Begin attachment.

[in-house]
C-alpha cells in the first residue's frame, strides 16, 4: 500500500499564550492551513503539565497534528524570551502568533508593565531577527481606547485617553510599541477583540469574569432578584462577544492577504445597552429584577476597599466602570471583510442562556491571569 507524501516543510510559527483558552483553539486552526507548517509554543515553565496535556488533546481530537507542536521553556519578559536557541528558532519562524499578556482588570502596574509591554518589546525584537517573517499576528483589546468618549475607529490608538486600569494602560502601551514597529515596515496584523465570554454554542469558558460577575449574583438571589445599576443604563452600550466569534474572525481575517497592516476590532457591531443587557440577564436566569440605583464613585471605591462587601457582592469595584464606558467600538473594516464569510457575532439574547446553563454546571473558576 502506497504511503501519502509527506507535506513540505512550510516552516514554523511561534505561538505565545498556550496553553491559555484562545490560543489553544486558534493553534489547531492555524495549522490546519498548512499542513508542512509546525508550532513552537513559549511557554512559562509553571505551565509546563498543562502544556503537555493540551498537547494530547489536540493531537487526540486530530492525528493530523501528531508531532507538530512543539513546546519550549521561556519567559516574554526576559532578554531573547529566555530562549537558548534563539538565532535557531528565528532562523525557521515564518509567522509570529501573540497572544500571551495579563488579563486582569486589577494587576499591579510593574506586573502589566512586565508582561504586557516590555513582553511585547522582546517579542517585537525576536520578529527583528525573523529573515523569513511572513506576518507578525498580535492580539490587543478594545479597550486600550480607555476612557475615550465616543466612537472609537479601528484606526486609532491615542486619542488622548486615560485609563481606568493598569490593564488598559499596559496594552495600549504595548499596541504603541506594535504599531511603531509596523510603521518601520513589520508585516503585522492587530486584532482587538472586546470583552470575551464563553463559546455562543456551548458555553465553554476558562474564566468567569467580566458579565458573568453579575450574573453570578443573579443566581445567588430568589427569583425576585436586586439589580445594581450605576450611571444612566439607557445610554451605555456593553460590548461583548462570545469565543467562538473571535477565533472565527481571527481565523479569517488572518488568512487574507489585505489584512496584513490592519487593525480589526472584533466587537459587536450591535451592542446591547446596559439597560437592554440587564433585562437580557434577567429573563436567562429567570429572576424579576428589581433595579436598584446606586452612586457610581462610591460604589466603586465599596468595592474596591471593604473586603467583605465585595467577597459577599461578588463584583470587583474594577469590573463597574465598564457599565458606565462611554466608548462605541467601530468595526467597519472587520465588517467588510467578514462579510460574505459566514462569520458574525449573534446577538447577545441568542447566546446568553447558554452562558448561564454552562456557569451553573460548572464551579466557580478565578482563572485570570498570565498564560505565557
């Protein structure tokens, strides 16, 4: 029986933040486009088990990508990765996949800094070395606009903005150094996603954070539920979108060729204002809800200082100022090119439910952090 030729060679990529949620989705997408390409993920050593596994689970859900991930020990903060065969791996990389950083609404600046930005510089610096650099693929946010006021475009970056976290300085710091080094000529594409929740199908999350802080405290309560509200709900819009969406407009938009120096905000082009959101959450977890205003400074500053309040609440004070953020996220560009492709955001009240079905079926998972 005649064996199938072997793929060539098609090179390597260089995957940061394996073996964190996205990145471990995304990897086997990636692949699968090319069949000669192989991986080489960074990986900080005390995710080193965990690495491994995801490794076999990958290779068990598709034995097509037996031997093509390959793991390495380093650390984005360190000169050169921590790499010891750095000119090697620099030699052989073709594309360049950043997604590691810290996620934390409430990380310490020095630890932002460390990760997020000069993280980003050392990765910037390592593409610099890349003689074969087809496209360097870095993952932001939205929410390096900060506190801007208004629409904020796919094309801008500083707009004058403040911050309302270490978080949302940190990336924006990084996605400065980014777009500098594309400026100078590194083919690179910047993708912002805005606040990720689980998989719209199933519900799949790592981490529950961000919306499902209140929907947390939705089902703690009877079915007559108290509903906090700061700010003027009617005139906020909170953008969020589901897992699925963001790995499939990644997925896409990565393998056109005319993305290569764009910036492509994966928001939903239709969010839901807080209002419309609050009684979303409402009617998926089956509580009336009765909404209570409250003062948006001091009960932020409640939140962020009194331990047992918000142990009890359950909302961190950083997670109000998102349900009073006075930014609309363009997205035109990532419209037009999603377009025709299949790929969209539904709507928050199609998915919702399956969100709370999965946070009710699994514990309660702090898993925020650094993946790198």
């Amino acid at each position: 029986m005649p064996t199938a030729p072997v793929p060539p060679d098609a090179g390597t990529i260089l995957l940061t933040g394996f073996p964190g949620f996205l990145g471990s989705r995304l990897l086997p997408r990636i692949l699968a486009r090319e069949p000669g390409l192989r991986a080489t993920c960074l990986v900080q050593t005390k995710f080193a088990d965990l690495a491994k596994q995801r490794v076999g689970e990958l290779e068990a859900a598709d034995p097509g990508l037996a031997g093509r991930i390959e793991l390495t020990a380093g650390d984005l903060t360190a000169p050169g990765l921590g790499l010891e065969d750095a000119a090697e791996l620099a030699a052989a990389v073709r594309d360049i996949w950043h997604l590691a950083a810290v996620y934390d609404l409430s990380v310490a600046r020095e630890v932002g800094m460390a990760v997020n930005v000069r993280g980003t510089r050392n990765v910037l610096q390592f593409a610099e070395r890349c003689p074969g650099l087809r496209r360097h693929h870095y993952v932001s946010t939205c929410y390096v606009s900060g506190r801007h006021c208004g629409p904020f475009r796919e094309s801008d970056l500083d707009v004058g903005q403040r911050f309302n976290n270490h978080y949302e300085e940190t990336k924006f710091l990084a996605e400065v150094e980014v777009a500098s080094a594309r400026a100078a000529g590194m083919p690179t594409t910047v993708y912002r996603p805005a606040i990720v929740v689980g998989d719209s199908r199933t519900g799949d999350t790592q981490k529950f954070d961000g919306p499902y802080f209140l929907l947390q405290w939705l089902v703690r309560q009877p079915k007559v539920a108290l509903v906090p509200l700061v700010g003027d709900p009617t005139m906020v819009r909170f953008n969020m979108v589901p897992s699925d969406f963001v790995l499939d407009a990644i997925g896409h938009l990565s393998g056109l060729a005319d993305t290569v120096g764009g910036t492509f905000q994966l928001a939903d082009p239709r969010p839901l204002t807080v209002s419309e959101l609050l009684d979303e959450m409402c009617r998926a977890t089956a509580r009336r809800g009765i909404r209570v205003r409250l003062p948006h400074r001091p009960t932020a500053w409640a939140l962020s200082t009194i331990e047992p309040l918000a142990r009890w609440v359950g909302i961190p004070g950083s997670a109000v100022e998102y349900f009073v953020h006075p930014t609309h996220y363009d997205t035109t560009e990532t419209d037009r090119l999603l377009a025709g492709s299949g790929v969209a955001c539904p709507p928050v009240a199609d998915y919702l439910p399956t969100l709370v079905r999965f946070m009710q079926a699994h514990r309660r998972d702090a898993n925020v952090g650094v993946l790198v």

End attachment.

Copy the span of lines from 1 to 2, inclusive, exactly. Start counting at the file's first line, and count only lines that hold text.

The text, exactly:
[in-house]
C-alpha cells in the first residue's frame, strides 16, 4: 500500500499564550492551513503539565497534528524570551502568533508593565531577527481606547485617553510599541477583540469574569432578584462577544492577504445597552429584577476597599466602570471583510442562556491571569 507524501516543510510559527483558552483553539486552526507548517509554543515553565496535556488533546481530537507542536521553556519578559536557541528558532519562524499578556482588570502596574509591554518589546525584537517573517499576528483589546468618549475607529490608538486600569494602560502601551514597529515596515496584523465570554454554542469558558460577575449574583438571589445599576443604563452600550466569534474572525481575517497592516476590532457591531443587557440577564436566569440605583464613585471605591462587601457582592469595584464606558467600538473594516464569510457575532439574547446553563454546571473558576 502506497504511503501519502509527506507535506513540505512550510516552516514554523511561534505561538505565545498556550496553553491559555484562545490560543489553544486558534493553534489547531492555524495549522490546519498548512499542513508542512509546525508550532513552537513559549511557554512559562509553571505551565509546563498543562502544556503537555493540551498537547494530547489536540493531537487526540486530530492525528493530523501528531508531532507538530512543539513546546519550549521561556519567559516574554526576559532578554531573547529566555530562549537558548534563539538565532535557531528565528532562523525557521515564518509567522509570529501573540497572544500571551495579563488579563486582569486589577494587576499591579510593574506586573502589566512586565508582561504586557516590555513582553511585547522582546517579542517585537525576536520578529527583528525573523529573515523569513511572513506576518507578525498580535492580539490587543478594545479597550486600550480607555476612557475615550465616543466612537472609537479601528484606526486609532491615542486619542488622548486615560485609563481606568493598569490593564488598559499596559496594552495600549504595548499596541504603541506594535504599531511603531509596523510603521518601520513589520508585516503585522492587530486584532482587538472586546470583552470575551464563553463559546455562543456551548458555553465553554476558562474564566468567569467580566458579565458573568453579575450574573453570578443573579443566581445567588430568589427569583425576585436586586439589580445594581450605576450611571444612566439607557445610554451605555456593553460590548461583548462570545469565543467562538473571535477565533472565527481571527481565523479569517488572518488568512487574507489585505489584512496584513490592519487593525480589526472584533466587537459587536450591535451592542446591547446596559439597560437592554440587564433585562437580557434577567429573563436567562429567570429572576424579576428589581433595579436598584446606586452612586457610581462610591460604589466603586465599596468595592474596591471593604473586603467583605465585595467577597459577599461578588463584583470587583474594577469590573463597574465598564457599565458606565462611554466608548462605541467601530468595526467597519472587520465588517467588510467578514462579510460574505459566514462569520458574525449573534446577538447577545441568542447566546446568553447558554452562558448561564454552562456557569451553573460548572464551579466557580478565578482563572485570570498570565498564560505565557